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Tackling lungworm on a Co Cork dairy farm

Three years ago I met a very enthusiastic young vet student and his mam for the first time. Sean has since qualified and is now working as a full-time vet in Glenbower vets in Cork, a member of Xlvets Ireland. I visited Sean on his family dairy farm to see how he has tackled lungworm control since 2013. His dad Gerry milks 110 Holstein Friesians with a split herd, with 45 calving down in autumn and the rest in spring, all calves being taken through to beef.

Lungworm and coughing dairy cows are now a big problem in many herds. Over the last five years, we have seen more and more herd cases where this problem is dramatically effecting performance and profit.

Over the coming weeks, I’m going to take a deeper look at all things lungworm, in an awareness campaign.

 

The problem

Lungworm is an increasing issue on many Irish pasture-based systems. The weather, overuse of dosing (youngstock) and grazing strategies all mean the lungworm parasite (dictyocaulus viviparous) has been affecting many herds.

Traditionally we have controlled this parasite with the use of anthelmintics or wormers. On some dairy farms, this has been limited during lactation by the fact only one product is now licensed (Eprinomectin). I’ve had many conversations with farmers now dosing cows 3+ times during the grazing season.

Lungworm control is also difficult because of the sudden onset of symptoms and sometimes difficulty in diagnosing reinfection syndrome. Where often as Sean described himself in the video, where vets use BAL (bronchoalveolar lavage) or lung washes to make a diagnosis.

With only one licensed product for lactating animals and the ever-growing threat around anthelmintic resistance, this means we must look at options around control on farms dosing cows regularly during their lactation to control lungworm.  With the development of immunity being key to lungworm control, the use of the lungworm vaccine is a real option for farmers.

Sean’s story

In 2012 Sean had big issues with coughing cows and lungworm. This was a very wet year, and these are conditions that lungworms really thrive in.

The cows and young heifers were coughing while at grass, and dropping back in production. They were dosed but the problem continued when the dose ran the course of its therapeutic dose. This meant a summer where cattle on the farm had to receive several doses (anthelmintics).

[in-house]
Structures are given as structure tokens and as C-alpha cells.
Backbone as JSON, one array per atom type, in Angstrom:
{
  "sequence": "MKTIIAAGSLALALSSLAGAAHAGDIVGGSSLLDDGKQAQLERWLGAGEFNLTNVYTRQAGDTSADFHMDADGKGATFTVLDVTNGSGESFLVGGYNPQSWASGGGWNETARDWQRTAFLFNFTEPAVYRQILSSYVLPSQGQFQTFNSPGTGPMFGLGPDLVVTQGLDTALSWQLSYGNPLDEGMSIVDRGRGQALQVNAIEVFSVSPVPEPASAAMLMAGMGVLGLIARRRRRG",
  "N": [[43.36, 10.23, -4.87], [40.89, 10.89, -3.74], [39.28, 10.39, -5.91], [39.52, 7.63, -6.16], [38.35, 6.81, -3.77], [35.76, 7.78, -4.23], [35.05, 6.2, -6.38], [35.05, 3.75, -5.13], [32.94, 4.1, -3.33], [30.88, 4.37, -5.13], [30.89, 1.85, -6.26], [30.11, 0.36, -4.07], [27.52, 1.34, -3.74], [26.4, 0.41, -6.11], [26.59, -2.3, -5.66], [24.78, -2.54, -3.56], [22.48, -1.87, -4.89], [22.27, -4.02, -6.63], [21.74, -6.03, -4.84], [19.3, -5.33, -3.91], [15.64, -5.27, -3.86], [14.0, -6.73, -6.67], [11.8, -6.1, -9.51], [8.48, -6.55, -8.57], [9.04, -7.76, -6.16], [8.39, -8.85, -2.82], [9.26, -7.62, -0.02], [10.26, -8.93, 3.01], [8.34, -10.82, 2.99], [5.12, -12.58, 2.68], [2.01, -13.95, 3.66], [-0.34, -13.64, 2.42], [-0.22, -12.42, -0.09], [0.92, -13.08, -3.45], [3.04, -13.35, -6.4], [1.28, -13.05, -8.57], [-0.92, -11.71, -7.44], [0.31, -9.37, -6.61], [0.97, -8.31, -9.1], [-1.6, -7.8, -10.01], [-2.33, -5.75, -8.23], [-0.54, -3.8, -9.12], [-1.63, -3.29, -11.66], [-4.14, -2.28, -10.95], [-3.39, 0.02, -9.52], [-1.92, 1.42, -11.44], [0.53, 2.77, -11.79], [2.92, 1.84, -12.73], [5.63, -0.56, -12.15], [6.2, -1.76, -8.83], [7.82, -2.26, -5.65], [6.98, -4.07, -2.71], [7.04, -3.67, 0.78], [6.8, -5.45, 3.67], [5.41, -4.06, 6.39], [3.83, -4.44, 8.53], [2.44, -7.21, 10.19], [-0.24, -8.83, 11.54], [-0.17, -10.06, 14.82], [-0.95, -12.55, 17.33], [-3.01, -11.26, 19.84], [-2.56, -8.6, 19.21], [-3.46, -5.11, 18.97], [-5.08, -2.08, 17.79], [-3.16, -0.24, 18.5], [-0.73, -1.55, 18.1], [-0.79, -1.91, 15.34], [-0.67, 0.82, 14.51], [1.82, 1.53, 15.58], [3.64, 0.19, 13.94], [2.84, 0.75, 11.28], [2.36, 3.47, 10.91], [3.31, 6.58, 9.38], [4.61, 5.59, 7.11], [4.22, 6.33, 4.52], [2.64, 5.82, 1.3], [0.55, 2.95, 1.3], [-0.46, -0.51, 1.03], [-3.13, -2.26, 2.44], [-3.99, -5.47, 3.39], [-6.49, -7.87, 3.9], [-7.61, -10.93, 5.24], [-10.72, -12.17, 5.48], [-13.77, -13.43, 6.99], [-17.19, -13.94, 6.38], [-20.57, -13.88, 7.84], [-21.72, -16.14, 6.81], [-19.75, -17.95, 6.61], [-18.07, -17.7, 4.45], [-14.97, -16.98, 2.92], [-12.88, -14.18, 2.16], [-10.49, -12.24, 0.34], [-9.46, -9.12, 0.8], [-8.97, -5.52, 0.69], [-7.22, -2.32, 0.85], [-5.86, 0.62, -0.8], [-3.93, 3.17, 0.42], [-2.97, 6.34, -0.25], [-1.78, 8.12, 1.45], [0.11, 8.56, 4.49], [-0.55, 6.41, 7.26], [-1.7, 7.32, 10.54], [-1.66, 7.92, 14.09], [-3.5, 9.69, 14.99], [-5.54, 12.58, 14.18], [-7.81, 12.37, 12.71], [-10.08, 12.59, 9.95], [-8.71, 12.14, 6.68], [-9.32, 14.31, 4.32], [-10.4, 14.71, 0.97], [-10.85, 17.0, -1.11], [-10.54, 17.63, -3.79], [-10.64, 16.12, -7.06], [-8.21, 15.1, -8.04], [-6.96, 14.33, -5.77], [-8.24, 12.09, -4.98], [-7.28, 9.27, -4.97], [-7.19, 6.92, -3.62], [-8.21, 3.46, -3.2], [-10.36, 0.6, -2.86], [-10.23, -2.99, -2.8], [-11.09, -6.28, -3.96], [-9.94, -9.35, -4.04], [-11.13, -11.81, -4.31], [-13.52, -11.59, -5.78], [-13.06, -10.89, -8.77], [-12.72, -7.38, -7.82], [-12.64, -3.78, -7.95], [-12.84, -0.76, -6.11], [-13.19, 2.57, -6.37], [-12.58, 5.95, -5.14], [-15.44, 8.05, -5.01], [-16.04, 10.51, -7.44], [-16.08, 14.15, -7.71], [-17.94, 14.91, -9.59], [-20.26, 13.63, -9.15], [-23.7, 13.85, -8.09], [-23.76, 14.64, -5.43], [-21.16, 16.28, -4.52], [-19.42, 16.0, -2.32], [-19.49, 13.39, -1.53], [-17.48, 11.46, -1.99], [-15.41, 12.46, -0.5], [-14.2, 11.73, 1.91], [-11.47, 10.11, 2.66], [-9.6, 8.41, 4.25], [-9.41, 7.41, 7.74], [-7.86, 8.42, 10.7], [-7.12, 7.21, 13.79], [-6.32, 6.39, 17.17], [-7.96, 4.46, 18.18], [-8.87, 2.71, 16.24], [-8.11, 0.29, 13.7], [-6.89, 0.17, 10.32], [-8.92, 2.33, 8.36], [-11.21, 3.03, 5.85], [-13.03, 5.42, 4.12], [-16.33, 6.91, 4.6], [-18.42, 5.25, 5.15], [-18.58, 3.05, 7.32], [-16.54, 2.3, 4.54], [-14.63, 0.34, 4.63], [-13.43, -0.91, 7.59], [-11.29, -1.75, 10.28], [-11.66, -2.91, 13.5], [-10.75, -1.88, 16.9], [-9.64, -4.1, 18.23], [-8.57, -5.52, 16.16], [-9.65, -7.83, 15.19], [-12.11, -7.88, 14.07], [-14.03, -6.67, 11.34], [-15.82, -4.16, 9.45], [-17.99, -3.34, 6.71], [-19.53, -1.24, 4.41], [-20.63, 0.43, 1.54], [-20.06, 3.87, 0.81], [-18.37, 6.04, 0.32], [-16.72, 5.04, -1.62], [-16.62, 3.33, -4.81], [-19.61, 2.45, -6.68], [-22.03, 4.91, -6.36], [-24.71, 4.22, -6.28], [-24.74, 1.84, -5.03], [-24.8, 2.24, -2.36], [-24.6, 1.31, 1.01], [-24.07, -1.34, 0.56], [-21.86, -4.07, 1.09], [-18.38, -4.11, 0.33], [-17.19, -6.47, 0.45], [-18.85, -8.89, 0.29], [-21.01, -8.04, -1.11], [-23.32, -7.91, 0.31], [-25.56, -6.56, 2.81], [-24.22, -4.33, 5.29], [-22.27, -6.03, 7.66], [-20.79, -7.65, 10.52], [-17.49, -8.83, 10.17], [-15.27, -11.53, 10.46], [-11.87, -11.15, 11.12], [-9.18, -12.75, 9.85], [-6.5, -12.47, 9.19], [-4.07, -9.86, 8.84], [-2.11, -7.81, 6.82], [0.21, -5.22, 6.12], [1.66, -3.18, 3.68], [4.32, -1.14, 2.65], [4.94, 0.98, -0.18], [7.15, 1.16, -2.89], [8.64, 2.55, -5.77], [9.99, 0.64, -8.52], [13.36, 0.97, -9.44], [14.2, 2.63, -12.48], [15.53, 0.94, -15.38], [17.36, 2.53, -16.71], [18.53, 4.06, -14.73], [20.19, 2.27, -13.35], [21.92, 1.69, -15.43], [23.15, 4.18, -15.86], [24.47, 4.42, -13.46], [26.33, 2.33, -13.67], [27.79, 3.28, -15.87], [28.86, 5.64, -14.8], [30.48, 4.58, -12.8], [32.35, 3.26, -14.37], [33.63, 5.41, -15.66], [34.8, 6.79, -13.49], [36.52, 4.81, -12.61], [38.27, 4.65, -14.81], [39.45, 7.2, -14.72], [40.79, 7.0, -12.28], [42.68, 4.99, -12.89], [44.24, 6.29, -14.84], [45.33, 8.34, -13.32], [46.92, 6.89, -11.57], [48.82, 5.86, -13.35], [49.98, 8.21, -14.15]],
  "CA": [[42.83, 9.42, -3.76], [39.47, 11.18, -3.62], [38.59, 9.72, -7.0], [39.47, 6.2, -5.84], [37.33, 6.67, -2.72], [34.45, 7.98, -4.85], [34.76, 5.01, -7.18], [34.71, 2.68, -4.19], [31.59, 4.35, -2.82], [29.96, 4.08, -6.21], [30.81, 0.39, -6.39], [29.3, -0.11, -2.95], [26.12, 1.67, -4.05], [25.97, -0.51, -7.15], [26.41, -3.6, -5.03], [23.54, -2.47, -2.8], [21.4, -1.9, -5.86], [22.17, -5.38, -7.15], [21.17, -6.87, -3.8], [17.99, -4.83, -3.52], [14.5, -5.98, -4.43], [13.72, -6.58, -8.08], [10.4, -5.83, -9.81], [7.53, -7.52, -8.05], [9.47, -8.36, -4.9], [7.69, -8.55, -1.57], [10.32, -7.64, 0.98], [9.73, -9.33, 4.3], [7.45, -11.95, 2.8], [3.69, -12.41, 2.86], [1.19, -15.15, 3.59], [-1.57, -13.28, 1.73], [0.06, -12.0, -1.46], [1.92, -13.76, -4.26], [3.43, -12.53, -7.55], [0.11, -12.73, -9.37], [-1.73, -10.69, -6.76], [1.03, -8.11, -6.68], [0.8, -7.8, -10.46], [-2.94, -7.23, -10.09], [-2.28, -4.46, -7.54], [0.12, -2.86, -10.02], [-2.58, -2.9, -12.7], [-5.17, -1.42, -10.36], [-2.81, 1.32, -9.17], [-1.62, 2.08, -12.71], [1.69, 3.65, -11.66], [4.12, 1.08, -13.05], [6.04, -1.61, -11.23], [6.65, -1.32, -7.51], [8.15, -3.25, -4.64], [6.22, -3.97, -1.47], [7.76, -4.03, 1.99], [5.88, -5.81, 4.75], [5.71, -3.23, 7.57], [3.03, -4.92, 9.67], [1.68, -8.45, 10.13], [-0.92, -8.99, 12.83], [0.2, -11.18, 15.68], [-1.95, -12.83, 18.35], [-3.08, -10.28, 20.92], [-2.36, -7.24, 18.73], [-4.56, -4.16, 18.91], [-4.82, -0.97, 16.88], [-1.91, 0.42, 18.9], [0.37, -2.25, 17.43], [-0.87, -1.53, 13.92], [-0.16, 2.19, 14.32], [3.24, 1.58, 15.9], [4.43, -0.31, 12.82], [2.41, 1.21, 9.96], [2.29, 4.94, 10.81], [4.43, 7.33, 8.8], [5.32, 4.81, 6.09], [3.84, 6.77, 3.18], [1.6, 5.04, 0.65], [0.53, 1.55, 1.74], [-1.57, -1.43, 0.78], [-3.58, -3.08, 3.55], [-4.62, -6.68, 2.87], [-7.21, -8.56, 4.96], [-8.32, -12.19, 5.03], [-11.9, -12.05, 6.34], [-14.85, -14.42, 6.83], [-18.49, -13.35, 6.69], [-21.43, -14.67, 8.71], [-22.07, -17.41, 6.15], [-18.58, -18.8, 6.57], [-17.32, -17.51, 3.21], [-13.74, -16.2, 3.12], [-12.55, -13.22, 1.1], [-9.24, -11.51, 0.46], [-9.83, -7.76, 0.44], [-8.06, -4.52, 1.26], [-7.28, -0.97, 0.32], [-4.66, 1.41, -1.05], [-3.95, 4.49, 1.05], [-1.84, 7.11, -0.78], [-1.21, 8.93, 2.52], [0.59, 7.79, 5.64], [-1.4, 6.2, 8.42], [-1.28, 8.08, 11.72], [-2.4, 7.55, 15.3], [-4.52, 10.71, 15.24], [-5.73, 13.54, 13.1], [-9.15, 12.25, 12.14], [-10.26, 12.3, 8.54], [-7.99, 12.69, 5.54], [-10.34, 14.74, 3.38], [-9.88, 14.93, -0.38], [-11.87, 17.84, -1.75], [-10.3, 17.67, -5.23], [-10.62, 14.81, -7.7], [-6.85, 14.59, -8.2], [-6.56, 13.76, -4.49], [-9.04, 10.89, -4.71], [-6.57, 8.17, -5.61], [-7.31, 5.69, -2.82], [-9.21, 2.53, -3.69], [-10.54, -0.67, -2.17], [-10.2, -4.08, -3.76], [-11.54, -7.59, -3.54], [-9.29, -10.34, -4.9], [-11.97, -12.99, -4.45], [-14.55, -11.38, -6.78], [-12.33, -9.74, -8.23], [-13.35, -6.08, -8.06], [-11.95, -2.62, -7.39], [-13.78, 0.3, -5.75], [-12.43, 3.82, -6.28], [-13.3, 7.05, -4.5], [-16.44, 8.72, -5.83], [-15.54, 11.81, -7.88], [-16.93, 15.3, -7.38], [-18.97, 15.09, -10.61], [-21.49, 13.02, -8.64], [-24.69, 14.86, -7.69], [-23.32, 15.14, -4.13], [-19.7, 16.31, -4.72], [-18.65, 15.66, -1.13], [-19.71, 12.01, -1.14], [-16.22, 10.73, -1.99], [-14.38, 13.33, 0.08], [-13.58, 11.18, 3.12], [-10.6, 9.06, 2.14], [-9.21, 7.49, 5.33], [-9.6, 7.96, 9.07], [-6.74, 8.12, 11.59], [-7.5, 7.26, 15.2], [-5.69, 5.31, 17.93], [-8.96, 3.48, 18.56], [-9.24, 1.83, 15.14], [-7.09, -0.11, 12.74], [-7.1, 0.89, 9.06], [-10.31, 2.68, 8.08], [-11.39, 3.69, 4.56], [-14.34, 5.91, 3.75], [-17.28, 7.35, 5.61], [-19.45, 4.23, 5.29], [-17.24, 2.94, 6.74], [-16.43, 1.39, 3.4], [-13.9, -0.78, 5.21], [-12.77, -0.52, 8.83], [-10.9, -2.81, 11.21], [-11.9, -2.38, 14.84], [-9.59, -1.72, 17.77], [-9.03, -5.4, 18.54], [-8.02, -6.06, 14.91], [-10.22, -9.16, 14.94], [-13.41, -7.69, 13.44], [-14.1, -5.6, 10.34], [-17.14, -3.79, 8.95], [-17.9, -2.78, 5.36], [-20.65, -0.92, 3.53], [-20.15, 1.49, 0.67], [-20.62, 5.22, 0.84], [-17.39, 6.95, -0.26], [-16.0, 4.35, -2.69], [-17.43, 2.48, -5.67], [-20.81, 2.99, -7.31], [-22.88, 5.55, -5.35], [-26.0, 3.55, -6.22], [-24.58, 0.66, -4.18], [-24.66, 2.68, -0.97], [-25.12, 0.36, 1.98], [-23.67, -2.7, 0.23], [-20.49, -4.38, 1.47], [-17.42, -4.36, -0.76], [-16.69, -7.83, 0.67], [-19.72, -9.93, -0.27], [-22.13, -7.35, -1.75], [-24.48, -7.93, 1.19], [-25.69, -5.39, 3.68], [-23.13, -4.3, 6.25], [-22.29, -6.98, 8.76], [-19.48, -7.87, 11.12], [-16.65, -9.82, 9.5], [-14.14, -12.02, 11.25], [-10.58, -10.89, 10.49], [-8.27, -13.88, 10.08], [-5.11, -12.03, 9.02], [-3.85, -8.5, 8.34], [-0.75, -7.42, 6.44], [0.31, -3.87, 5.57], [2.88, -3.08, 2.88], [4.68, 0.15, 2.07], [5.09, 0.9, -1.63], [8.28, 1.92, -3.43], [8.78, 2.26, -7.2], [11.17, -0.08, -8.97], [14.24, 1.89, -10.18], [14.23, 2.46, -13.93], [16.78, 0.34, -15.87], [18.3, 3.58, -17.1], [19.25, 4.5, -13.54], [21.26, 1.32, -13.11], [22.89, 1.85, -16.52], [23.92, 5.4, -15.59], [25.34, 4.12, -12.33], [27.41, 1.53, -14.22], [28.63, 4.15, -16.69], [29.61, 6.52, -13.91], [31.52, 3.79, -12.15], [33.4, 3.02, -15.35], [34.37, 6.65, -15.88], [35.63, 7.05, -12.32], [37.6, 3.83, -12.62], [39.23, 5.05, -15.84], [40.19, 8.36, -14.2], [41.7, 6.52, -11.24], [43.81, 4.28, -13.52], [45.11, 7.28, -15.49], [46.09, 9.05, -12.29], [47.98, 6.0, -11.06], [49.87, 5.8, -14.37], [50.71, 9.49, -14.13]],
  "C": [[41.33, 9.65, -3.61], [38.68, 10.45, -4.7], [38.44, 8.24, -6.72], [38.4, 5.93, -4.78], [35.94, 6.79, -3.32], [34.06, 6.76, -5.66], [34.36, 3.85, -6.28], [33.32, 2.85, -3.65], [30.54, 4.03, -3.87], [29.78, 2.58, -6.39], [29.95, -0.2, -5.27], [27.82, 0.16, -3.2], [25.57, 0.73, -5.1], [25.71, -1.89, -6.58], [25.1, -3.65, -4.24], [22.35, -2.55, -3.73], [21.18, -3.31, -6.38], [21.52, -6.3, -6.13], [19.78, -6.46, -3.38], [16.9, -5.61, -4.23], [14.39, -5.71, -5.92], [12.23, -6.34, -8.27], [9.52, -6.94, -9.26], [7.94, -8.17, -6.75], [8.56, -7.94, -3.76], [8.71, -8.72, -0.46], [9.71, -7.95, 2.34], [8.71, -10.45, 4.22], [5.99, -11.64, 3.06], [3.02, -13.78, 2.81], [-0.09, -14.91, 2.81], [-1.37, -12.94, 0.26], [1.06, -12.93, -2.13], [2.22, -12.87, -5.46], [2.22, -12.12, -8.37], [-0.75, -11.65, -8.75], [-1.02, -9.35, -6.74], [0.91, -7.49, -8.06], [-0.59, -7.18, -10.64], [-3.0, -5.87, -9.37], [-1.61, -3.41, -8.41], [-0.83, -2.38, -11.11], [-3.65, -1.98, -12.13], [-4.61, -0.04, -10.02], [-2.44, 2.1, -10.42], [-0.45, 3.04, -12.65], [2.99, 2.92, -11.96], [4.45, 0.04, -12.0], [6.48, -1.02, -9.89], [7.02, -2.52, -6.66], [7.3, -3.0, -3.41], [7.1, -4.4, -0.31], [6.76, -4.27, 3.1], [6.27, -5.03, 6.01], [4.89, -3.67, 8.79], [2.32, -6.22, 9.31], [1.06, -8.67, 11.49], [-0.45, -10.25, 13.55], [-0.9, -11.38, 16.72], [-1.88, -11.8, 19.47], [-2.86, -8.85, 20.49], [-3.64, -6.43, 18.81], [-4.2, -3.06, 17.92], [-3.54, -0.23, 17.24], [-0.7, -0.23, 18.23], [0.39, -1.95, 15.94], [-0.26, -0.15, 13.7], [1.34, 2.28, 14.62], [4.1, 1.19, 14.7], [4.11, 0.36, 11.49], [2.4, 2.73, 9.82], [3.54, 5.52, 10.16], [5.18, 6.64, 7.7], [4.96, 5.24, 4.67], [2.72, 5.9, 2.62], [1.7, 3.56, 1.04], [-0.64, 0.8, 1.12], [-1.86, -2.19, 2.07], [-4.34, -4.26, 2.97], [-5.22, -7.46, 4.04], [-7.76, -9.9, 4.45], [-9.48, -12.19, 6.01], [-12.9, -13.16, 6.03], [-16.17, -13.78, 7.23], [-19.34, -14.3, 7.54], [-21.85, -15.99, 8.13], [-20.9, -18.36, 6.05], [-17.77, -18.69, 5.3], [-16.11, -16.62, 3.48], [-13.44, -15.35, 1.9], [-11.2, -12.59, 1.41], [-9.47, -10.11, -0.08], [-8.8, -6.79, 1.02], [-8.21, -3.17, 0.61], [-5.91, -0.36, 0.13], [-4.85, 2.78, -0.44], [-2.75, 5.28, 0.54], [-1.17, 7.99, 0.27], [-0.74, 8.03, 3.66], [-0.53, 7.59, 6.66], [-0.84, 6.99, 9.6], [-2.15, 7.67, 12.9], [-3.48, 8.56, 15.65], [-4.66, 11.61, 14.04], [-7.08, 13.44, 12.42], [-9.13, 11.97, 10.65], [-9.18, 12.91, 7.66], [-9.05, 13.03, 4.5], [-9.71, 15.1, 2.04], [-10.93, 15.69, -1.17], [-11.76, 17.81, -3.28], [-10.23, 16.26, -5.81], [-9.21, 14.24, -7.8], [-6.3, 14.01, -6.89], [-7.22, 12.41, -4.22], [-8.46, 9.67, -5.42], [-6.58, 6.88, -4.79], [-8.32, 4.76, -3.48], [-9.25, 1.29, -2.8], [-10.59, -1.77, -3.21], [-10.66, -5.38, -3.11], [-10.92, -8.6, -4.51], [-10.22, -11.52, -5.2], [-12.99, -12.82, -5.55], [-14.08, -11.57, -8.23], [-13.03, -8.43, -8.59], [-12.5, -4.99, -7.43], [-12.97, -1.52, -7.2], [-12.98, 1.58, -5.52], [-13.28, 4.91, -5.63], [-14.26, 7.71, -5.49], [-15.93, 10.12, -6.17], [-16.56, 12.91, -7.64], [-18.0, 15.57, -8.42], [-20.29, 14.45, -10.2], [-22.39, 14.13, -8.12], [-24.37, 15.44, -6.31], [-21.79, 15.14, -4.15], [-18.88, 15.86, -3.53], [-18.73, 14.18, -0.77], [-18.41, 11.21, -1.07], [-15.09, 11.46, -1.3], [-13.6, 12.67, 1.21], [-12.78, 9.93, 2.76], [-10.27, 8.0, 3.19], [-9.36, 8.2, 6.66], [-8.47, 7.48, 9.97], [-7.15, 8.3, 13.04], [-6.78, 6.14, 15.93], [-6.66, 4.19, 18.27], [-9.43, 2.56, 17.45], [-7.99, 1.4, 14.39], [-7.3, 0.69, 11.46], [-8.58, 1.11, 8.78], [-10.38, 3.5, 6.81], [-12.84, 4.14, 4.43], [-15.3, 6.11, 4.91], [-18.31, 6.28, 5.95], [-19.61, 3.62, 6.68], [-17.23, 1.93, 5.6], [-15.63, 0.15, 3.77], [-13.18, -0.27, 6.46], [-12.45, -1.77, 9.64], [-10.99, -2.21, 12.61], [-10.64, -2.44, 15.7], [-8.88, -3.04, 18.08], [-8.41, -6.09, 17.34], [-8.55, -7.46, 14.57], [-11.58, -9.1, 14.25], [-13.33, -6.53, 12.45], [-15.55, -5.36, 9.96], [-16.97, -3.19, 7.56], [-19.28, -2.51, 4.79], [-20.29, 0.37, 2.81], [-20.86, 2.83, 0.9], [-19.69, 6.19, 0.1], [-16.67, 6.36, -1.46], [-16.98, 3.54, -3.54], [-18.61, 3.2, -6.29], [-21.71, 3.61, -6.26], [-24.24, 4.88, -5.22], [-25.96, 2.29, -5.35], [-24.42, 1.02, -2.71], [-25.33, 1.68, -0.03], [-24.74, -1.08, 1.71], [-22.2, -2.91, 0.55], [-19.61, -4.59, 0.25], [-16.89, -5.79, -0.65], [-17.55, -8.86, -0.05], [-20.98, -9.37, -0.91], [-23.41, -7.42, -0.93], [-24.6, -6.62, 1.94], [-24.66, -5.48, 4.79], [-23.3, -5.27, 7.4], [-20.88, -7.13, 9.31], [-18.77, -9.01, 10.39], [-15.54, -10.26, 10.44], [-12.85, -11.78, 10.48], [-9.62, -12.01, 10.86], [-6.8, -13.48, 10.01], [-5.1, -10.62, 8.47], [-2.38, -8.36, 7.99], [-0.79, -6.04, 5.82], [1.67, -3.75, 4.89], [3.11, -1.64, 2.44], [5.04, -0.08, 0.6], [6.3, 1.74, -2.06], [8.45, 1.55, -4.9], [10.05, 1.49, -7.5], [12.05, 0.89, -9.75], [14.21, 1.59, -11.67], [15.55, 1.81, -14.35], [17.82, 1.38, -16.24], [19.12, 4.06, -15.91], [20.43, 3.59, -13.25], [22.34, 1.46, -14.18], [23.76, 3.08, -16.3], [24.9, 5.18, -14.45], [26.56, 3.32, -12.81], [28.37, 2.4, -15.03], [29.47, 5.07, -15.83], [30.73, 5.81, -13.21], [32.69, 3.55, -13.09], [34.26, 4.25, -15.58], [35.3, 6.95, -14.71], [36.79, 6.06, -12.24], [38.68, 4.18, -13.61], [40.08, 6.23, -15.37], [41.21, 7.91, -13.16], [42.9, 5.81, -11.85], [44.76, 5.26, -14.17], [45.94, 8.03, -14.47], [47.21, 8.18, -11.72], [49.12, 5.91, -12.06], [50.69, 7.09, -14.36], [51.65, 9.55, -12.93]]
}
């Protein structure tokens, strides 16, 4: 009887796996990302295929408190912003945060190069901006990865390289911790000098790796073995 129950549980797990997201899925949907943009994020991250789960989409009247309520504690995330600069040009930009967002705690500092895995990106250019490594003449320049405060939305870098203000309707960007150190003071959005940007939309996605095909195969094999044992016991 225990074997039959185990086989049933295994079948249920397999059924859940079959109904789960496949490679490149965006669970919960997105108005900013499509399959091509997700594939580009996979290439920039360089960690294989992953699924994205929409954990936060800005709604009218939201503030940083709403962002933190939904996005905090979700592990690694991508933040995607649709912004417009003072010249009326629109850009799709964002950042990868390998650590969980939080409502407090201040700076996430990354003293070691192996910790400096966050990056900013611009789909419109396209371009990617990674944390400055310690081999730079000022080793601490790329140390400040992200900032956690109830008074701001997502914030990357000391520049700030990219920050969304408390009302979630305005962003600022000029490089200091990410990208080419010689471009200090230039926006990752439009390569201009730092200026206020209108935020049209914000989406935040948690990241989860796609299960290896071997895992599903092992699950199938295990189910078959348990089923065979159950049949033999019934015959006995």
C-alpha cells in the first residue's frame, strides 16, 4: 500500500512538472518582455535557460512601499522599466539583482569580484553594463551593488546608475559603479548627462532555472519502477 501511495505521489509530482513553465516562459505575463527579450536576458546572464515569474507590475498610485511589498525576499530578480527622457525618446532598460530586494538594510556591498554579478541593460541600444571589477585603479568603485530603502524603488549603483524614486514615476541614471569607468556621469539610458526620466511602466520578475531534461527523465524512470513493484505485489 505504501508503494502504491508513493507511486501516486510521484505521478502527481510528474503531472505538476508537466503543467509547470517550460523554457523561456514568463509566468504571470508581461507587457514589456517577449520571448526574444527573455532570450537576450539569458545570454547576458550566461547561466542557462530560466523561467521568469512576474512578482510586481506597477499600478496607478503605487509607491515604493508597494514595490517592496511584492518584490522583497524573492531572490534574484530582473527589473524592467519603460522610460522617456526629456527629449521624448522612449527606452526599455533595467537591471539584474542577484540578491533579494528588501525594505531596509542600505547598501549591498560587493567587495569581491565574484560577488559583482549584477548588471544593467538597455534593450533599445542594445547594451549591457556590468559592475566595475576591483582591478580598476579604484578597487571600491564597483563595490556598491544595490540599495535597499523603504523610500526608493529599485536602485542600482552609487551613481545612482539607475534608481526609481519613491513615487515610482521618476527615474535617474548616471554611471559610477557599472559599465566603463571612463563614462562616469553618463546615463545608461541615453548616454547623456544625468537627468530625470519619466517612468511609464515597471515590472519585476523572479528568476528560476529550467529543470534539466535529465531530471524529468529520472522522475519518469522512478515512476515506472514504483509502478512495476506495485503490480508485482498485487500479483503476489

They investigated the problem with their vet and diagnosed lungworm.

Sean began researching his options and discovered a lot of farms in the UK using the lungworm vaccine with good success. While whole herd vaccination is very much the gold standard, Sean implemented a partial dosing strategy before his 2013 grazing season.

He targeted all his 2nd grazers and 1st lactation animals with two doses of oral lungworm vaccine during the winter housing period of 2013. He now continues this protocol with all yearlings receiving two doses and 1st lactation (heifers) getting an annual booster.

He got great results with the lungworm vaccine since implementing the program. Over the last seven years, he hasn’t had to dose his herd during the grazing period. He continues to monitor his younger stock for other worms and dose them accordingly (calves 1st grazers). Cows now only receive a worm dose at the end of their lactation at housing

The key thing around lungworm vaccination seems to be planning. It is a live vaccine and needs to be ordered in advance of the dosing period. It also must be stored and used quickly by oral administration.

While Sean has had fantastic results every farm must assess their own risk and come up with a plan or strategy with their vet. The aim for any farm should be to reduce down anthelmintics where possible especially in adult animals in the herd.

Watch out over the coming weeks as I really dig into lungworm with videos explaining the life cycle and more

Happy safe farming

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